Armed with a trowel and master gardener Jodi Torpey's expert advice, you too can conquer our semi-arid climate to raise some veggies—and even a flower or two.
Master gardener Jodi Torpey in her garden. Image courtesy of John Pendleton.
Whether you’re a master gardener or just hoping to turn your black thumb to a more pleasant shade of green, Colorado's climate presents a unique cultivation challenge. “You’ve got poor soil, high-intensity sun, temperature fluctuations, low precipitation, and windy weather—yes, all of that—conspiring against gardeners,” says Jodi Torpey, Denver native, master gardener, and author of her Mile-High gardening guide, The Colorado Gardener’s Companion.
What's an aspiring gardener to do? Here are a few of Torpey's tips on how to work with the climatic quirks of our dearly beloved home on the range:
Get started: Lay the foundation
- Amend soil with manure and compost to increase fertility, drainage, and fluffiness.
- Allow potted vegetables to acclimate to the outdoor environment for a day or two before transferring to the garden.
- Plant at the recommended ground depth for any given crop.
- Water plants at ground level. Avoid wetting leaves in order to prevent disease or rot.
- Feed your plants one inch of water each week (not too much, not too little).
Veg out: Try your hand at vegetable gardening
Grow this: Tomatoes, peppers, eggplants, beans, and cucumbers.
Plant now: “Wait until June because it gives the soil time to warm up," says Torpey. "Plants like warm evenings in the 50 to 55 degrees [Fahrenheit] range.”
Anticipate short growing seasons: “Keep in mind that we have a short season," she says. "Check the days to maturity. The shorter, the better for our area because you have a better chance of the plants growing, fruiting, and ripening before the weather gets bad.”
Flower power: Plant a decorative floral garden
Bloom this: Sage, Penstemon, Sunflowers, Agastache, and Echinacea.
Annuals: Since annuals die off each season, choose by color preference.
Perennials: Put more thought into which perennials you plant. Torpey recommends using Plant Select, a collaborative effort by the Denver Botanic Gardens and Colorado State University. The program advises gardeners on smart flower choices for the Rocky Mountain Region.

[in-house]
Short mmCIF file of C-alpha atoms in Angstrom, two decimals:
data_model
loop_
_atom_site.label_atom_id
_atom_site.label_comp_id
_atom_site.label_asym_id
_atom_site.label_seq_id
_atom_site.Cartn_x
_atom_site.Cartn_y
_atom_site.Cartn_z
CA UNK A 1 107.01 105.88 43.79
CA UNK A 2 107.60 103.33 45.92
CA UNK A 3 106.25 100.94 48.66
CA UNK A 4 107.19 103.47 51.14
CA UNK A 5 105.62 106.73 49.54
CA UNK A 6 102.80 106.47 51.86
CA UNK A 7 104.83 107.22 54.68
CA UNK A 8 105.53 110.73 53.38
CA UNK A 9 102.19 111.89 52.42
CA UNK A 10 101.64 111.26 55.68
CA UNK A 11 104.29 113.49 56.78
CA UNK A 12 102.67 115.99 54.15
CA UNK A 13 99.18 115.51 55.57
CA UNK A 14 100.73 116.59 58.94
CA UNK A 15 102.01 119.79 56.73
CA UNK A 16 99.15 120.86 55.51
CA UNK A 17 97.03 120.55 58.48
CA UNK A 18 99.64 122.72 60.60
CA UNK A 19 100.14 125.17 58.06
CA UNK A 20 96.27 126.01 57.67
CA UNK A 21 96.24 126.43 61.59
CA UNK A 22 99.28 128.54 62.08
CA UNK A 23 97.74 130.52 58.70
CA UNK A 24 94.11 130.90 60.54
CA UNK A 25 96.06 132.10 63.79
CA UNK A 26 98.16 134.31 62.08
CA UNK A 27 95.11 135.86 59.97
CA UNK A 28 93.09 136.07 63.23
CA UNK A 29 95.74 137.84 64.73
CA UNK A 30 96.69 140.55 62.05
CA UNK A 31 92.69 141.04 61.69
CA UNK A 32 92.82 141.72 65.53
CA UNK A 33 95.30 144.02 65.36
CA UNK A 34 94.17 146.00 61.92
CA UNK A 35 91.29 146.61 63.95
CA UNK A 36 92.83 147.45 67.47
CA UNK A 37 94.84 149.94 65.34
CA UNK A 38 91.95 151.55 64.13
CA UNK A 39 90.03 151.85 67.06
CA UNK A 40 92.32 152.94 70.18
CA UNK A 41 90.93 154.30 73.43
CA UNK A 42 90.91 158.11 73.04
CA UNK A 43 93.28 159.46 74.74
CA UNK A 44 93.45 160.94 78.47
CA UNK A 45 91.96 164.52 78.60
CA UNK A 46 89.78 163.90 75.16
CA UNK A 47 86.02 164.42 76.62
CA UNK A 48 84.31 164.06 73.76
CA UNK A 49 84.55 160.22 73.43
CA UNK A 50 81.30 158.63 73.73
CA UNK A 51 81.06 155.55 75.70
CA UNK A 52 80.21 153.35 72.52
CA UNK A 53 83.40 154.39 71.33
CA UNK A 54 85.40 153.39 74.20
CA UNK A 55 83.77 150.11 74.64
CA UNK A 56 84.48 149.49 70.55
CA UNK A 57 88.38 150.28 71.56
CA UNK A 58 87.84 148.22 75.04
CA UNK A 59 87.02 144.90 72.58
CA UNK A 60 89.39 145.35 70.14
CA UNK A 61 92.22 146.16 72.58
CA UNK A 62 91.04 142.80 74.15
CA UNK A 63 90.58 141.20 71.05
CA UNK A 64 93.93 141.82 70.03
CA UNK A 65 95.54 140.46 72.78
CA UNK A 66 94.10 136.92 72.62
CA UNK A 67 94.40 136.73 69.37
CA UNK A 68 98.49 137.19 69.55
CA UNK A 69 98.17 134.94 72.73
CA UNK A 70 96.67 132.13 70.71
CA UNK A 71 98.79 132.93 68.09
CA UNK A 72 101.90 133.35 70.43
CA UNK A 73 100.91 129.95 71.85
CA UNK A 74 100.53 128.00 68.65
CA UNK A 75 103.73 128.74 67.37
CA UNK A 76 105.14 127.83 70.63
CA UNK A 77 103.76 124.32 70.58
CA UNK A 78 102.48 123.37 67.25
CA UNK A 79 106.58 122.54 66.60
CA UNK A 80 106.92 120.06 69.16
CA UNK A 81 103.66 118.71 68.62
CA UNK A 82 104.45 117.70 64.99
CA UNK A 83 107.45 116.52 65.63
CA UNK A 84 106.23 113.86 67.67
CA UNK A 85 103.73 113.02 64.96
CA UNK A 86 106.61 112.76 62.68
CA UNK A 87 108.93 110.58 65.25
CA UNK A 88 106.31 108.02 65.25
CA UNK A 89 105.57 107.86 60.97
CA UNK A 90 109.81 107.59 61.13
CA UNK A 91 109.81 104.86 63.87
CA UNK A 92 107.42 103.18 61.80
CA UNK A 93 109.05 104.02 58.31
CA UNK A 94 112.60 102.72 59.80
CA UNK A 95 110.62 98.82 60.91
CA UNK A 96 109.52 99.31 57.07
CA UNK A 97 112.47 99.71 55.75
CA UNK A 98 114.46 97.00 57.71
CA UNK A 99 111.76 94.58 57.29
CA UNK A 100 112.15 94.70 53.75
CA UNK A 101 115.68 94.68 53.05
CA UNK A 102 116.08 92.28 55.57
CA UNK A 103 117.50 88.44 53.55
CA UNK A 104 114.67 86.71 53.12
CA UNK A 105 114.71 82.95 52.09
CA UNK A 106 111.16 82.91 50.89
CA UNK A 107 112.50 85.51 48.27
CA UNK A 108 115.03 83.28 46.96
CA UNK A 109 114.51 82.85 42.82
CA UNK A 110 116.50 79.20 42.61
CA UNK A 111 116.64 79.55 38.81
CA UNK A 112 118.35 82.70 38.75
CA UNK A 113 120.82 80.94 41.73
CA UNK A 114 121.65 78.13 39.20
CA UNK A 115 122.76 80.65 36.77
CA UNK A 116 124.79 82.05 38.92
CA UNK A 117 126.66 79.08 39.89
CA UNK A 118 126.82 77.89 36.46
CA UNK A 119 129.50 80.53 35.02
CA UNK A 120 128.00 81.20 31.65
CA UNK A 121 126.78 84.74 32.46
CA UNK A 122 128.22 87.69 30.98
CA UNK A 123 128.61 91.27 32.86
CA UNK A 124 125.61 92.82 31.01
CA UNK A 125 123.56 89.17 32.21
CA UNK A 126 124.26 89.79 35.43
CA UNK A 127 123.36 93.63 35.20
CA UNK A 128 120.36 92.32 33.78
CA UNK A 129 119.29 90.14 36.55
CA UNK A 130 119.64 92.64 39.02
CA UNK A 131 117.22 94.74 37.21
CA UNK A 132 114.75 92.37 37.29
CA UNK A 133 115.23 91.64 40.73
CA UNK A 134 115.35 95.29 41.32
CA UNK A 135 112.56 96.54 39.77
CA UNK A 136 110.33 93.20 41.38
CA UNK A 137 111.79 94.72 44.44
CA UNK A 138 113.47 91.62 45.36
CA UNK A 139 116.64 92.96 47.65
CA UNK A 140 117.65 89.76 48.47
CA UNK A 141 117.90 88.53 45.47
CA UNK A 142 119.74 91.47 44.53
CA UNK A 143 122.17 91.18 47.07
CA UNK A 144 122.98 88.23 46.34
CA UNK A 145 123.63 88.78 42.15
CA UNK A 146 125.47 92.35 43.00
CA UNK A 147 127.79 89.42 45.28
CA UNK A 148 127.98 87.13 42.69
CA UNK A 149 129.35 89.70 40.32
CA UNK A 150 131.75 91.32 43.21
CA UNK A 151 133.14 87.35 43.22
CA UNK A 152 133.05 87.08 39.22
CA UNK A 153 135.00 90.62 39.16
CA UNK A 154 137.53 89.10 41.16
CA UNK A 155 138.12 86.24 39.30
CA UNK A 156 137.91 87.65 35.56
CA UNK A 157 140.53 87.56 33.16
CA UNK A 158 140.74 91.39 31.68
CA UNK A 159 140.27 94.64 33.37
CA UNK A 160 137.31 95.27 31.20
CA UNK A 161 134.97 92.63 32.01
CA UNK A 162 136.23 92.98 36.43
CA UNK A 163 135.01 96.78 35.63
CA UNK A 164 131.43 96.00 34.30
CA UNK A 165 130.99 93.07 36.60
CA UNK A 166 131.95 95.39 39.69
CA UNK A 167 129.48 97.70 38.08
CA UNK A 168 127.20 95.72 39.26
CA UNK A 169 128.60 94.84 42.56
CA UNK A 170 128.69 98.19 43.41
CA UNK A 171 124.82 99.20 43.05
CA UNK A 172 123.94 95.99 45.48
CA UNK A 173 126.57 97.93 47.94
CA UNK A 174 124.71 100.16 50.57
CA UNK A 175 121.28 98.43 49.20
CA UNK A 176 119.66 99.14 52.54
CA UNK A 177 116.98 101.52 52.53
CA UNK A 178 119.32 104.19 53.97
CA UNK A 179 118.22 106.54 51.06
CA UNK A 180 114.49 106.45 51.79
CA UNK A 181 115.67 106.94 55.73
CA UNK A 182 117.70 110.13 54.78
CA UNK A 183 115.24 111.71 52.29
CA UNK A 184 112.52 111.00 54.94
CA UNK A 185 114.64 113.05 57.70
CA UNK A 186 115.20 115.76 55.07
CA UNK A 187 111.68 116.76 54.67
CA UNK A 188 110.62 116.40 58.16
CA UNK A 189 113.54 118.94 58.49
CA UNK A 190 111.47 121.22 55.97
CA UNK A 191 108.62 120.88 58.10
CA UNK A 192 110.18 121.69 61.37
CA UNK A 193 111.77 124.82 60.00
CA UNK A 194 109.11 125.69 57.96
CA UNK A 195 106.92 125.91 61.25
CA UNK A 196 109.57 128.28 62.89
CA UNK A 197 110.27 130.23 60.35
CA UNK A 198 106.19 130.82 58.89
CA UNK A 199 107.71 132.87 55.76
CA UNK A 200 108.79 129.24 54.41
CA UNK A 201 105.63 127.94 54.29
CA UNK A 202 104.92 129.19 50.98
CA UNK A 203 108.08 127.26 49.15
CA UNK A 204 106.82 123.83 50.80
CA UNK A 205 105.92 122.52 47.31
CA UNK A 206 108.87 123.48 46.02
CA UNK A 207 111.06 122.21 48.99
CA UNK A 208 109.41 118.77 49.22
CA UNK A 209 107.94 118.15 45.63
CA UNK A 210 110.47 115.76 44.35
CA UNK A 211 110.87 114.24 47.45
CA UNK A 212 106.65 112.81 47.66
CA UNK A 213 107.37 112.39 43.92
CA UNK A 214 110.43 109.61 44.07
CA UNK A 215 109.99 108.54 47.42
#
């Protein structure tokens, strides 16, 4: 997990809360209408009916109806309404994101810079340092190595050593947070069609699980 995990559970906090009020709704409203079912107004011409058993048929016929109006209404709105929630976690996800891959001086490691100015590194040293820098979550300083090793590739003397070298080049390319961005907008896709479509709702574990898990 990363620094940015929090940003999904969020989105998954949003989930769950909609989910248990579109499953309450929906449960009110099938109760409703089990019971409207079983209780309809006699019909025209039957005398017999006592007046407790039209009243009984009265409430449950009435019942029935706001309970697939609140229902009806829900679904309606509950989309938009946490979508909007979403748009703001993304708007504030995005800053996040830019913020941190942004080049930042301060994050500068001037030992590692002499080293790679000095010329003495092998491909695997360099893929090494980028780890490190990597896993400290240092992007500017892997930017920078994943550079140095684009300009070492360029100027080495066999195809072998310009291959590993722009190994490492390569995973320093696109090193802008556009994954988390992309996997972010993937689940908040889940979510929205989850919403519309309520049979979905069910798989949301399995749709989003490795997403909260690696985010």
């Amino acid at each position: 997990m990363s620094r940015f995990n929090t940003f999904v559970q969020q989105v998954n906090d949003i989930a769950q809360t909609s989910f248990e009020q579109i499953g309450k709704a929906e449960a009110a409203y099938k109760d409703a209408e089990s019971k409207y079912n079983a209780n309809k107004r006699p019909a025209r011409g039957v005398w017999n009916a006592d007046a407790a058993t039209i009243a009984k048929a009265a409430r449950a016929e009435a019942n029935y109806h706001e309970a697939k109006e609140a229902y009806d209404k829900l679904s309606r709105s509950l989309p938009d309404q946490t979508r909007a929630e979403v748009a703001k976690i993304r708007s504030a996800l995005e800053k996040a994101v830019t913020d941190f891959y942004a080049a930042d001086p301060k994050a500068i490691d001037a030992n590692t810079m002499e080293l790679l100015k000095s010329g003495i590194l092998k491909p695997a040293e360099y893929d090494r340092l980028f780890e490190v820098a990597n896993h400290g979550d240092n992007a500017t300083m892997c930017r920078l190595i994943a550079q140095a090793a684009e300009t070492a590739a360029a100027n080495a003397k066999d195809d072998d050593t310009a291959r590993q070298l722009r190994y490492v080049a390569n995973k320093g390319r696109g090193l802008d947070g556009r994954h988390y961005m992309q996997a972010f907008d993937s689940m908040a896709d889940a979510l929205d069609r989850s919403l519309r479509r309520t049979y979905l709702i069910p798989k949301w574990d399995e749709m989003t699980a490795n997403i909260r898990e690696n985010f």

Herb is the word: Get garnishes straight from the garden
Sprout this: Whichever herbs you like to cook with!
Tip: “Just about any herb works here, because most of them are annuals," says Torpey. "You can mix your basil, oregano, or thyme in with your annual flowers.”
Save for later: Well-tended herbs will still be flourishing when that first winter freeze comes around. Torpey recommends hanging herbs or drying them on a screen to save for winter use. She also fills ice cube trays with large batches of pesto to freeze for later use.
Hit the pot: Try container gardening
Cultivate this: Small plants like bush beans and bush cucumbers, which are biologically engineered to yield full-sized vegetables from smaller plants.
Advantages: City dwellers with only windowsills or patios can still get their hands dirty.
Get creative: Jodi Torpey’s Vegetable Gardening: Innovative Small-Space Solutions class, available online through Denver-based Craftsy, covers best practices for container gardening, including hanging planters, composting instruction, and tricks for preventing pests.
Dig a little deeper: Pick up a copy of The Colorado Gardener’s Companion at Tattered Cover or Barnes and Noble.